Prior to Sun Chemical, the trend of the courts was towards preclusion of CFA claims where the essence of a claim stemmed from harm caused by an allegedly defective product. As stated by the Court in Sinclair, where “[t]he language of the PLA presents a clear legislative intent that, despite the broad reach we give to the CFA, the PLA is paramount when the underlying claim is one for harm caused by a product. Sinclair et. al. v. Merck & Co. Inc., 195 N.J. 51, 66 (2008). There, the heart of the claim was the alleged harm caused by Merck’s prescription drug, and therefore, the CFA did not apply. The rationale of the various court holdings that preceded and followed Sinclair was in part to ensure that the right to recover economic damages provided by the CFA was not extended to PLA claims. In enacting the CFA, the Legislature specifically provided for such a right to recovery of damages; that was not the case under the PLA.

With the backdrop of that ongoing trend, the Third Circuit Court of Appeals presented the New Jersey Supreme Court with a question of law regarding the interplay between the CFA and PLA in Sun Chemical. The facts at issue involve the sale/installation of an explosion suppression system by Fike Corp in Sun Chemical’s facility. Sun Chemical alleged that a fire occurred on the first day the suppression system was operational. Id. at 11-12. Moreover, the suppression system’s alarm was inaudible, resulting in an explosion that caused injuries to seven employees of Sun Chemical and damage to its facility. Id. In its complaint, Sun Chemical included a single allegation under the CFA based on certain affirmative misrepresentations made by Fike Corp. directly related to the performance of its suppression system. The Court held that the CFA claim was therefore valid, and could proceed even in the same pleading as a PLA claim.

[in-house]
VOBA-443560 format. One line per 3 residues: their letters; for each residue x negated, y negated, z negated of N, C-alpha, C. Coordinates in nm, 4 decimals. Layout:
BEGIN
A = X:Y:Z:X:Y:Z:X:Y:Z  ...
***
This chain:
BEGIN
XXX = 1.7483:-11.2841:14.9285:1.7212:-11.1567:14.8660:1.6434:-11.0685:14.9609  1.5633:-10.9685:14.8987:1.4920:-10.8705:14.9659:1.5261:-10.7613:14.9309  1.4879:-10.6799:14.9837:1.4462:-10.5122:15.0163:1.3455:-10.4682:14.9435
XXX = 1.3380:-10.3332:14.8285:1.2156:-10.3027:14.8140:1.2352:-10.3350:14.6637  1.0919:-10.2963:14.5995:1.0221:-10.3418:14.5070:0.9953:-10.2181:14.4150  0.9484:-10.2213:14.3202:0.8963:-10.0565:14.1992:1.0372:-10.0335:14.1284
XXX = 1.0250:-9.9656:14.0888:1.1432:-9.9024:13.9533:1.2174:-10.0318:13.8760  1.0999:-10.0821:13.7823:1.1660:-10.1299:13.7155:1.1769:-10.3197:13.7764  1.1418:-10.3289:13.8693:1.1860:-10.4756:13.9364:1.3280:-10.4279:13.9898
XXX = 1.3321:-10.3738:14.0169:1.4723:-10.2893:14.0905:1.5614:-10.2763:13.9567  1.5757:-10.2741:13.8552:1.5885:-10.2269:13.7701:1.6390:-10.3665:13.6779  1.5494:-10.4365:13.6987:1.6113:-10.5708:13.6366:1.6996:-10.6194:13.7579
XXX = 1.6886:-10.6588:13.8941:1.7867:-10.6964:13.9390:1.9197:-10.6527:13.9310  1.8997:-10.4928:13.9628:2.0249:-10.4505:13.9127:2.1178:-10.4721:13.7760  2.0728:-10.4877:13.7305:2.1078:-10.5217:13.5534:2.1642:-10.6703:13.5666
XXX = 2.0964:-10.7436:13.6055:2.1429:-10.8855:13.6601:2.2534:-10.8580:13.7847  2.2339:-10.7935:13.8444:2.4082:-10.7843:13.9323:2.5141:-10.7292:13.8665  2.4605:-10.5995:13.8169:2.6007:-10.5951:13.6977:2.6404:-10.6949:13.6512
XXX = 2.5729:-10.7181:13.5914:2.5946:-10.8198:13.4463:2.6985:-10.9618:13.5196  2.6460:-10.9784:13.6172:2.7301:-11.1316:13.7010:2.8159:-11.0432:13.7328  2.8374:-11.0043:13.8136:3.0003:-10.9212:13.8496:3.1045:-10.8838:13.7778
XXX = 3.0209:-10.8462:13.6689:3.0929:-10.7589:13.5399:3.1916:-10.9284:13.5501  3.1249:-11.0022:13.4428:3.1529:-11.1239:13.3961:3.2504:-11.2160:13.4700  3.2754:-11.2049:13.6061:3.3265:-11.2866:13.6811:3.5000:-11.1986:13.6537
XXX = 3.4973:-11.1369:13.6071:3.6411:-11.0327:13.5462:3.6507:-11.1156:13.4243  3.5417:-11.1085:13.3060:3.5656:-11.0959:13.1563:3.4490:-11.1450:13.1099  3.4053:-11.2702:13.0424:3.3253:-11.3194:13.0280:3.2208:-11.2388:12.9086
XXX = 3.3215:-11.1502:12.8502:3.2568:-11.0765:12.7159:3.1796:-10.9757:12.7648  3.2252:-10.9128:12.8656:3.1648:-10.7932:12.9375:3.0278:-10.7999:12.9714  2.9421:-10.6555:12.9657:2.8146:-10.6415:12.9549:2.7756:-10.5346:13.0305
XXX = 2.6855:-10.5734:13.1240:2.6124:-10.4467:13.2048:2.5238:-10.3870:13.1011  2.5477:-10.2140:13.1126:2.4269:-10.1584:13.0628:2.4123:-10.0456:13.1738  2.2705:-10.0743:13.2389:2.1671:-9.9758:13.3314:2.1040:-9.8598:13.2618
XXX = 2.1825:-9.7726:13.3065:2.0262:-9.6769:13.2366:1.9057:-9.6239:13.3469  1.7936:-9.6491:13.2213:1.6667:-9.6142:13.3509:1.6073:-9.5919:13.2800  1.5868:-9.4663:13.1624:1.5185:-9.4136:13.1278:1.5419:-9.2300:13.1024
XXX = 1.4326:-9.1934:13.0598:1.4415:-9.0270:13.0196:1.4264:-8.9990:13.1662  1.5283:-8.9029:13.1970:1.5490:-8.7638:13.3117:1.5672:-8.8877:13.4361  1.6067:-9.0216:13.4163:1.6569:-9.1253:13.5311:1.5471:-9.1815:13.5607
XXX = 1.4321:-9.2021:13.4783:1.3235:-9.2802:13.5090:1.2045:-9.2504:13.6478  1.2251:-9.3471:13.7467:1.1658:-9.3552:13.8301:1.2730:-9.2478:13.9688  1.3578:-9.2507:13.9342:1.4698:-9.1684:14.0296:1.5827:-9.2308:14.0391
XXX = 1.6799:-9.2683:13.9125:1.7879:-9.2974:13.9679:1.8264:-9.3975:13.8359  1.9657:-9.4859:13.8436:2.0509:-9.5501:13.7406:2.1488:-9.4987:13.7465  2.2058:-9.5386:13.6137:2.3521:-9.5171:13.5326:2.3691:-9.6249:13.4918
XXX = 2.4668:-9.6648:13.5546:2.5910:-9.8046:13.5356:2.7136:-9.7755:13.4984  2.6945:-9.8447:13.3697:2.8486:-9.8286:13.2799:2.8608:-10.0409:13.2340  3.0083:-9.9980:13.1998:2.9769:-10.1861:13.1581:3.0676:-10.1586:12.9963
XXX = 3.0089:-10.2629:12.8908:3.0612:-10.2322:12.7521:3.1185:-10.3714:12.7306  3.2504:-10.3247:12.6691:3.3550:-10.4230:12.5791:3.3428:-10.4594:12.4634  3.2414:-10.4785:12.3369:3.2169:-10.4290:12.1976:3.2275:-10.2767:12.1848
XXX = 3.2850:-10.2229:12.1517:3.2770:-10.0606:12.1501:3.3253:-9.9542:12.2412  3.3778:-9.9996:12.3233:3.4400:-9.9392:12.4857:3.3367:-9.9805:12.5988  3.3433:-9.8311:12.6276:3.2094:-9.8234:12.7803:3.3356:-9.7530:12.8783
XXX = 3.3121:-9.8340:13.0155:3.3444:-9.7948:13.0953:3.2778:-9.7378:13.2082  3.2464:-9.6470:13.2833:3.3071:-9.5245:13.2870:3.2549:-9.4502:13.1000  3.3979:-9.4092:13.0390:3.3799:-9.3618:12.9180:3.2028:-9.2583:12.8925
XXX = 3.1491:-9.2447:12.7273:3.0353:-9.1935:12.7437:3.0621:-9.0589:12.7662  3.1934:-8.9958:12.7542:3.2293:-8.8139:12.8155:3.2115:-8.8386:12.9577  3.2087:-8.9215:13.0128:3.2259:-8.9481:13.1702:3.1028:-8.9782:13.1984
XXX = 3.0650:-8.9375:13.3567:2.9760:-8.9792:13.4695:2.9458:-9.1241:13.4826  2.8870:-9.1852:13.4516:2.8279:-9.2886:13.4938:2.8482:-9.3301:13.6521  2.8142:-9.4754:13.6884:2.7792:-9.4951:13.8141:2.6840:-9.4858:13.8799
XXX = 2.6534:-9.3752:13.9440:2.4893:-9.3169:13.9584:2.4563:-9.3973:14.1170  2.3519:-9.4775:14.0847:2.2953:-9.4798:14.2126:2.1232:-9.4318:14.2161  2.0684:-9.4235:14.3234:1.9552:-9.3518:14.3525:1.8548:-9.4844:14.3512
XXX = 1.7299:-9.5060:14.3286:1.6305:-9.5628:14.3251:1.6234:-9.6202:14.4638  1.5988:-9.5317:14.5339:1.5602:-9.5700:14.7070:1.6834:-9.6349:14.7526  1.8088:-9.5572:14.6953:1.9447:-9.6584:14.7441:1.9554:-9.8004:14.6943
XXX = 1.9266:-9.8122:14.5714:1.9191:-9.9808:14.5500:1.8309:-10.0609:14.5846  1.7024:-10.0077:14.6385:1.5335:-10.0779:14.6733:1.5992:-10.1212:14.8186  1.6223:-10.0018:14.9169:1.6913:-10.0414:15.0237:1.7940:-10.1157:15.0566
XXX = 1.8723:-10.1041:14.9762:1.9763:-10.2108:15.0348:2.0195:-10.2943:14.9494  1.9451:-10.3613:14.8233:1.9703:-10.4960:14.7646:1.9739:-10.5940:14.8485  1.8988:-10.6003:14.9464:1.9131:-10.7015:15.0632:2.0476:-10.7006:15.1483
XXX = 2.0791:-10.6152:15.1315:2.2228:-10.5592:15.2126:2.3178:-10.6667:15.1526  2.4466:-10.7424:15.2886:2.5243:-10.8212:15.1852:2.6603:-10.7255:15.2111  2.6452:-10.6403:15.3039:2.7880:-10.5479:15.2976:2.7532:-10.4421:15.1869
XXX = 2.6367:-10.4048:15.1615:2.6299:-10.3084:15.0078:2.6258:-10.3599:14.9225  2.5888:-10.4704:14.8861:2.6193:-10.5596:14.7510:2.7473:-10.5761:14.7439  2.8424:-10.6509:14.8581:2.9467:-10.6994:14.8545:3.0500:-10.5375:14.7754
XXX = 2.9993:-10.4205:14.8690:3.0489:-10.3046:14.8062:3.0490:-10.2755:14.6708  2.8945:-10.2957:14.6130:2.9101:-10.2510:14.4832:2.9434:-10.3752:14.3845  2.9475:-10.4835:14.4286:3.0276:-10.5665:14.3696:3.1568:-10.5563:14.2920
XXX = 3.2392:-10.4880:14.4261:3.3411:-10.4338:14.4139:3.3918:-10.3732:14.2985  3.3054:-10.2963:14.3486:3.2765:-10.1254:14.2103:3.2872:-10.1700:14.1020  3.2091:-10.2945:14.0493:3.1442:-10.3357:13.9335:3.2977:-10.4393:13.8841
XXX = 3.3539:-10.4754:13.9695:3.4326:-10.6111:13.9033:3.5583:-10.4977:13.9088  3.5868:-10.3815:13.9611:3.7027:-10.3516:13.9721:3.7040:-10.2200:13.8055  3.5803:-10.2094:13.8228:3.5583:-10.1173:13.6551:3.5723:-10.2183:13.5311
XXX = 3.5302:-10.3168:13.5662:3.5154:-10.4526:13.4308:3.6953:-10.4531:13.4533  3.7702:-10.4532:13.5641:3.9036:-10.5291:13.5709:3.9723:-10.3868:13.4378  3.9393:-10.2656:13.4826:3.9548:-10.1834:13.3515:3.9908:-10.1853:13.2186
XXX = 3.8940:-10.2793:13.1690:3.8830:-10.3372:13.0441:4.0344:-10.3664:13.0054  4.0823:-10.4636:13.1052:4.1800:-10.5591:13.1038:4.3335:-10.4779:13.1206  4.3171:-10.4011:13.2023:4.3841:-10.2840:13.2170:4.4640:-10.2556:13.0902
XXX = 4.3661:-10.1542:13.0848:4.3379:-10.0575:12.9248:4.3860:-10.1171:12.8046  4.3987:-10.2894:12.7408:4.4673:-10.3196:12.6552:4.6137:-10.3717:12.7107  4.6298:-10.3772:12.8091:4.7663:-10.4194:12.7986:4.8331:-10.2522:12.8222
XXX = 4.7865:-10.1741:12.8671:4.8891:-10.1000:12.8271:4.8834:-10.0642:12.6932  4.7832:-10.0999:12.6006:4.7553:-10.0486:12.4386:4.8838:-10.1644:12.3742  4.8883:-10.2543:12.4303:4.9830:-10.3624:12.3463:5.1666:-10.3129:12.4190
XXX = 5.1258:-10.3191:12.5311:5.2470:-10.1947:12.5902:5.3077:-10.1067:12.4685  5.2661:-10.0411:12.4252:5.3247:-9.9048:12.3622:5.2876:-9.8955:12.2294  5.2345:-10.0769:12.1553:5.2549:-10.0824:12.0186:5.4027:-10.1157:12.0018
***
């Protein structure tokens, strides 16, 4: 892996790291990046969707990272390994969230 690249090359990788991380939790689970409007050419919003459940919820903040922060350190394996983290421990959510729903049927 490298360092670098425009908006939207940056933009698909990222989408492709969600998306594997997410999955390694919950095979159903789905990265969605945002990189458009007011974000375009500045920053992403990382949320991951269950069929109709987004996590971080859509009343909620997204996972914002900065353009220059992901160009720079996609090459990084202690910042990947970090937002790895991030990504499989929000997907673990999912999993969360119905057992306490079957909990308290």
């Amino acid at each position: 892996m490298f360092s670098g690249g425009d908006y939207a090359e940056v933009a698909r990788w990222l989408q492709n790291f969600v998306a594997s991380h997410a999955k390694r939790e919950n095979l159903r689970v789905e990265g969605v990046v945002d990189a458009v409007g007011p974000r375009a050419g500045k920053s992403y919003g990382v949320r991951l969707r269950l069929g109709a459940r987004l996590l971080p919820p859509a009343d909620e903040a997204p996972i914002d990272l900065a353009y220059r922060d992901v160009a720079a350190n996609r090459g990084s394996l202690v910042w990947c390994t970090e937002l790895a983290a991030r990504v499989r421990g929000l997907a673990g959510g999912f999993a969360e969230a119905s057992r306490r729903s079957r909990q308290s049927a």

Although the holding in Sun Chemical eliminated an almost automatic preclusion of plaintiffs’ ability to raise CFA and PLA theories of liability in one pleading, the exception carved out by the Court was narrowly defined. In particular, the Court limited the type of CFA claims brought in a PLA action to those “alleging express misrepresentations – deceptive, fraudulent, misleading, and other unconscionable commercial practices – [which] may be brought in the same action as a PLA claim premised upon product manufacturing, warning, or design defects.” Sun Chemical, 2020 at 30. In such instances, “the PLA will not bar a CFA claim alleging express misrepresentations.” Id.  

While the decision in Sun Chemical is a diversion from the previous trend in New Jersey and may open the door for the inclusion of more CFA claims in cases involving product defects, all is not lost for defense litigants. The threshold question required to properly assert such a claim includes a showing of express misrepresentation and/or fraud to sustain a CFA claim. However, the lessons from Sun Chemical provide a clear warning to practitioners that the days of reliance on the PLA as a shield to CFA claims is no more. The Sun Chemical decision reinforces the need for construction industry manufacturers to use best practices when making representations about their products.